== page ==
Q203   Kwasi Kwarteng: To what extent do you think what has happened in London could be used as a model for the rest of the country? Do you have a view on that? Norman Baker: There is an issue in London about the ability to subcontract. In other words, and I don't know if you are familiar with this, if someone who is a regular person with whom a London private hire company will deal arrives at Manchester, there is an issue about this ability to subcontract and have a Manchester organisation deal with that. There is also an issue about using other firms outside if, for example, your vehicle breaks down. The London legislation allows that sort of arrangement to take place; it does work in reverse. So there is a gap in the legislation, in my view, in that particular regard. It is also the case that the Private Hire Vehicles (London) Act 1998, I think it is, is just generally more modern than the 1976 Act, which applies to the rest of England. The enforcement issue—the Guildford issue, Chair, that I referred to a moment ago—was a district auditor discovering that the enforcement provisions in the 1976 Act relate to vehicles but therefore not to drivers and operators, whereas the London legislation is not deficient in the same way. There are elements of the London legislation—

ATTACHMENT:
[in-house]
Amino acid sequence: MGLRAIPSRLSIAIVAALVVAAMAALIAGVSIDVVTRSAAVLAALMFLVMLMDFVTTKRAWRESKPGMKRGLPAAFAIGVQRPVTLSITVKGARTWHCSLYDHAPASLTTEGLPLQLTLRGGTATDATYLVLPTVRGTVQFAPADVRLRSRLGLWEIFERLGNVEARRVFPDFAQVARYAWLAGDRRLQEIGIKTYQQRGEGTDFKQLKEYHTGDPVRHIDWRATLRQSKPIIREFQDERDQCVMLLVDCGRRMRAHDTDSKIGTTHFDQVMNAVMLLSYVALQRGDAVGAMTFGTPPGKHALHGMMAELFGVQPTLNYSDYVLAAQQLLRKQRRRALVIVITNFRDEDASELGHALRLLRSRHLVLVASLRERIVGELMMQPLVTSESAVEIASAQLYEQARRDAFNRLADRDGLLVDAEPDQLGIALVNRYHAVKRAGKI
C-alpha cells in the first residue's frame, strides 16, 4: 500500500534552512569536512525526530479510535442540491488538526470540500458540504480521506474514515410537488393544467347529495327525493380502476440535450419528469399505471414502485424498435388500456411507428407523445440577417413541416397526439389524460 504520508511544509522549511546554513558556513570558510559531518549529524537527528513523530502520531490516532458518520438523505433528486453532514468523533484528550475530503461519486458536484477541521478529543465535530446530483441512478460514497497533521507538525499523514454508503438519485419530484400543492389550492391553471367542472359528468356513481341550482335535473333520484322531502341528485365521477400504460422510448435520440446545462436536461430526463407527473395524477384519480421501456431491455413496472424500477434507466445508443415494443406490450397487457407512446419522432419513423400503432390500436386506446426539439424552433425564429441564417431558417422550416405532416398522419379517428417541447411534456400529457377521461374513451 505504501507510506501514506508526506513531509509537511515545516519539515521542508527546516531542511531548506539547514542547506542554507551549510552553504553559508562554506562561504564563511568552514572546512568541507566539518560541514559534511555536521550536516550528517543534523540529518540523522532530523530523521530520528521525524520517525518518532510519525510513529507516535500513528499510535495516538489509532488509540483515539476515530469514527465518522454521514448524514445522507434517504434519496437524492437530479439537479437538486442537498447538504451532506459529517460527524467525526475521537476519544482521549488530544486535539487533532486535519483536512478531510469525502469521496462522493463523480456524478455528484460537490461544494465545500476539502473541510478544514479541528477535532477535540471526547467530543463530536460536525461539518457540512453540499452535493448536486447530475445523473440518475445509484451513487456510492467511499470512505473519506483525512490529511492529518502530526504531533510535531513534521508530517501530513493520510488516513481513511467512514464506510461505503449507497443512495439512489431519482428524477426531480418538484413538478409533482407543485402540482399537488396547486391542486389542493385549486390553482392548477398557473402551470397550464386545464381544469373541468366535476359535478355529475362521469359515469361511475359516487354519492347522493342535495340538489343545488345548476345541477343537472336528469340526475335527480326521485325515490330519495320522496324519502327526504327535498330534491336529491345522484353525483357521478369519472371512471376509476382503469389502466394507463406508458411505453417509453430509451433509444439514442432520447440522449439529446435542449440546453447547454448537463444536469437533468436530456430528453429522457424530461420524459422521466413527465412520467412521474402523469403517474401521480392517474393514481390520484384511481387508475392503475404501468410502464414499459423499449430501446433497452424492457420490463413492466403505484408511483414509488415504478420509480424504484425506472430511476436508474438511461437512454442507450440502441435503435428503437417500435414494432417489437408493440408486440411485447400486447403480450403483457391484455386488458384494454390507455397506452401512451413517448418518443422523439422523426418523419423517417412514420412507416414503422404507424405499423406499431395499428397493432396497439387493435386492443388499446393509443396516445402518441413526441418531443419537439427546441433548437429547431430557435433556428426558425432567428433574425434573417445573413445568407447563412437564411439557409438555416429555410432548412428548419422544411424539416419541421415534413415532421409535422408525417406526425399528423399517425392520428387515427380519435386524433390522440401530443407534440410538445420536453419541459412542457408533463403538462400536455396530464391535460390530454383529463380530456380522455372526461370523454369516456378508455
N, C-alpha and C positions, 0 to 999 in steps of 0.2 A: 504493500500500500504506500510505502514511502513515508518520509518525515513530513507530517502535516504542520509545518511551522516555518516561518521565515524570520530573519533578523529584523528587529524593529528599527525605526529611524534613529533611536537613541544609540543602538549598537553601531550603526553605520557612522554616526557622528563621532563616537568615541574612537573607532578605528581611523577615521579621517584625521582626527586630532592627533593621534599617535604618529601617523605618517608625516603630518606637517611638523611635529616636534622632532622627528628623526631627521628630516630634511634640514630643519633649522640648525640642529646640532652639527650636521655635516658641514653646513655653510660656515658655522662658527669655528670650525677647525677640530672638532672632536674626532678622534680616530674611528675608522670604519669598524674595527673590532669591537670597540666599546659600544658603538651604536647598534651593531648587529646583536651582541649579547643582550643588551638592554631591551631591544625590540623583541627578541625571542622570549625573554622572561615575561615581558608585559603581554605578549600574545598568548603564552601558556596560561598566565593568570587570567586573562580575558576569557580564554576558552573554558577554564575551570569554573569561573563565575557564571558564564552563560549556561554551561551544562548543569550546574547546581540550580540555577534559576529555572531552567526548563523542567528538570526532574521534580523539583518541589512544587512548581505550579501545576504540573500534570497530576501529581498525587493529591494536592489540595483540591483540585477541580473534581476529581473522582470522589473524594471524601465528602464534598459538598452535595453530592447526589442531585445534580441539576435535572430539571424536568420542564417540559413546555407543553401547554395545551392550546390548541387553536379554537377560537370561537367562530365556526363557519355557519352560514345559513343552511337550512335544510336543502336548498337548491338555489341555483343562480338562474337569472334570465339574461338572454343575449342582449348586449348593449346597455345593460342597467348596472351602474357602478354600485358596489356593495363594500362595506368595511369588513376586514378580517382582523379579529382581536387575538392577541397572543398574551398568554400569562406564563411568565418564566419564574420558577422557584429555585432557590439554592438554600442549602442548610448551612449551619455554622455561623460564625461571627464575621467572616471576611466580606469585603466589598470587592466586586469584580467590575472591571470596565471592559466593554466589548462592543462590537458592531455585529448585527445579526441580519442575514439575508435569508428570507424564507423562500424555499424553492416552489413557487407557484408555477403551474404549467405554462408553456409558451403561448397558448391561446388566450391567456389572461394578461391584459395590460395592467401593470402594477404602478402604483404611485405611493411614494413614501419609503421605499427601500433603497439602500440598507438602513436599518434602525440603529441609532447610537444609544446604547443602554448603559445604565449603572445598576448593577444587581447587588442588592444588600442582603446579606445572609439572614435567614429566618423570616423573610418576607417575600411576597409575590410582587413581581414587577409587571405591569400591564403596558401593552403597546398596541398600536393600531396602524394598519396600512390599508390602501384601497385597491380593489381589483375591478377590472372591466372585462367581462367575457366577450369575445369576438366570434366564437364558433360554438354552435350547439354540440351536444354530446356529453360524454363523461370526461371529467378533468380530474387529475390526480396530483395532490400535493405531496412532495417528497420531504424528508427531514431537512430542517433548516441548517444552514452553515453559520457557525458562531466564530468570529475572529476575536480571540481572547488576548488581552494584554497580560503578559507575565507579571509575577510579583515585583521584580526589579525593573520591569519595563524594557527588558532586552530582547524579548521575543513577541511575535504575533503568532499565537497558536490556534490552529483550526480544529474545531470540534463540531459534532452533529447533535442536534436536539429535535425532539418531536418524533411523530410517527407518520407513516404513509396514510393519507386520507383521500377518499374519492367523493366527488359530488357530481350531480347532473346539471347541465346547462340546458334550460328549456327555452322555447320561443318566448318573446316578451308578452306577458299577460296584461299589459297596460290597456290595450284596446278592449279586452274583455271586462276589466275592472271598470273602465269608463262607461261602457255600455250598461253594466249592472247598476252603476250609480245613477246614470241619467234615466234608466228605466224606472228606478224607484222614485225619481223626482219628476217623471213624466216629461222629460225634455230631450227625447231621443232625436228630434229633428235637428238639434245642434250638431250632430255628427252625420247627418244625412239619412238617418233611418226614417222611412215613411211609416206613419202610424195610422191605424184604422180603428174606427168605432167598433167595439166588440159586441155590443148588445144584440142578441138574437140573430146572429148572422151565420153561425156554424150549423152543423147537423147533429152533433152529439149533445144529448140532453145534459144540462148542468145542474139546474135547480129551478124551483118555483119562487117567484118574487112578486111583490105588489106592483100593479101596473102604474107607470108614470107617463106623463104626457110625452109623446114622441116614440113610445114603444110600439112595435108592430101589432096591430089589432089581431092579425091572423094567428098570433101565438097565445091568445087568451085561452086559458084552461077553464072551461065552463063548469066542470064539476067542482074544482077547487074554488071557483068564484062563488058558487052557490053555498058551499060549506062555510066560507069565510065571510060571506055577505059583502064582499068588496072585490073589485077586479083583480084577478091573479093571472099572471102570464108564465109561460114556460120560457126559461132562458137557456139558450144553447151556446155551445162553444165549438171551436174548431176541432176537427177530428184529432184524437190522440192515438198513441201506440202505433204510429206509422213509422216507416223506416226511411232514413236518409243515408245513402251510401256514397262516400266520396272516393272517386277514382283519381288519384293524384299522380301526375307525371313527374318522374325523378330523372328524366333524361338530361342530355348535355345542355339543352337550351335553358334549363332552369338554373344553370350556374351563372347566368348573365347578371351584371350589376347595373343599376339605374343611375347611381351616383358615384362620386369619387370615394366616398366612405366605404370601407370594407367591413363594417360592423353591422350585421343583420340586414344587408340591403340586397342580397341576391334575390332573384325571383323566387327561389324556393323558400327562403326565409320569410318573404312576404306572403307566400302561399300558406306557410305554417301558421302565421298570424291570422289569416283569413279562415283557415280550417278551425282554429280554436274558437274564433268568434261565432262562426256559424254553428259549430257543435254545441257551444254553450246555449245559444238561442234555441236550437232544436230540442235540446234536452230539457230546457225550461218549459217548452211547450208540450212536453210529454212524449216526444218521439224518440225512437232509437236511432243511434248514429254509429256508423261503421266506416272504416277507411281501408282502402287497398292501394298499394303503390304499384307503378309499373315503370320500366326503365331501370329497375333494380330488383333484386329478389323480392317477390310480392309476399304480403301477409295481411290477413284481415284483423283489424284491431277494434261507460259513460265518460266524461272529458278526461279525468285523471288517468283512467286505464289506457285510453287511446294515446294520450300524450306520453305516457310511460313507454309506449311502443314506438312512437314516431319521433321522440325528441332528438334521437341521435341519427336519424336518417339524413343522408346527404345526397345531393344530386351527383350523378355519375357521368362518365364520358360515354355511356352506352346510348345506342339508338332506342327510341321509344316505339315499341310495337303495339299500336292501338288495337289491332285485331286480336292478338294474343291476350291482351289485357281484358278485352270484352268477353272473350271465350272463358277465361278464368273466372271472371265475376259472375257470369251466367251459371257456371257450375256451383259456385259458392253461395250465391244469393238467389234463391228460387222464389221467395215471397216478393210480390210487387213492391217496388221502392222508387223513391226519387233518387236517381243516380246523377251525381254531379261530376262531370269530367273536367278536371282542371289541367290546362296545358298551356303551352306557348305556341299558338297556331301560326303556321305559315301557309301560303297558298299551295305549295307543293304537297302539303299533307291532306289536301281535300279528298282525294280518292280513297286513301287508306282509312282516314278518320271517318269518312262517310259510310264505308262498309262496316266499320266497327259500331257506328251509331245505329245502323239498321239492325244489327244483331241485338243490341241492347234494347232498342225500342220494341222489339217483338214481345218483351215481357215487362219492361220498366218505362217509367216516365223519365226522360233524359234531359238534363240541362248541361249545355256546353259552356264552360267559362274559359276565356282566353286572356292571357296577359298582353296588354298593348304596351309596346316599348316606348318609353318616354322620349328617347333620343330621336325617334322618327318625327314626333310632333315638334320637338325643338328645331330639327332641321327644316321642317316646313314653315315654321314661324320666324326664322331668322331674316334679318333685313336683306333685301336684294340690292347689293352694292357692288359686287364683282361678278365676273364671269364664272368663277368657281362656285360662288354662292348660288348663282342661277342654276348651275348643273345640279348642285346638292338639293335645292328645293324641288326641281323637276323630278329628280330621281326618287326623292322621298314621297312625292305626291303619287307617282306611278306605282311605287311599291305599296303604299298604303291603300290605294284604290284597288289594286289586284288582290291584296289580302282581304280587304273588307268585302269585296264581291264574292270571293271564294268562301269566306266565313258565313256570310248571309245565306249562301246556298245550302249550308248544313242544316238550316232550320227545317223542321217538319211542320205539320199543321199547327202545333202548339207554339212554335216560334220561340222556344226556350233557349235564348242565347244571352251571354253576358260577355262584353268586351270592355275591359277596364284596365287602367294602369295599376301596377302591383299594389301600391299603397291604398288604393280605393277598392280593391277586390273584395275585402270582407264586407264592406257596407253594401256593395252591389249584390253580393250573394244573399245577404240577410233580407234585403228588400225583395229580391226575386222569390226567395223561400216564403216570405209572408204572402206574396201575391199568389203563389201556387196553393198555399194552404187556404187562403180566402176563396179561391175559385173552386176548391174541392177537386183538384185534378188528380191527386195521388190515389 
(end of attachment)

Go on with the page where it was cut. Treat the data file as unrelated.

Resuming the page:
Q204   Kwasi Kwarteng: But, broadly, do you think the 1998 Act with respect to London has worked well? Norman Baker: Yes, broadly speaking, although I must say in my portfolio I don't cover London. That is Theresa Villiers. But, broadly, I think so.

Kwasi Kwarteng: You would have a view on that. Norman Baker: Yes.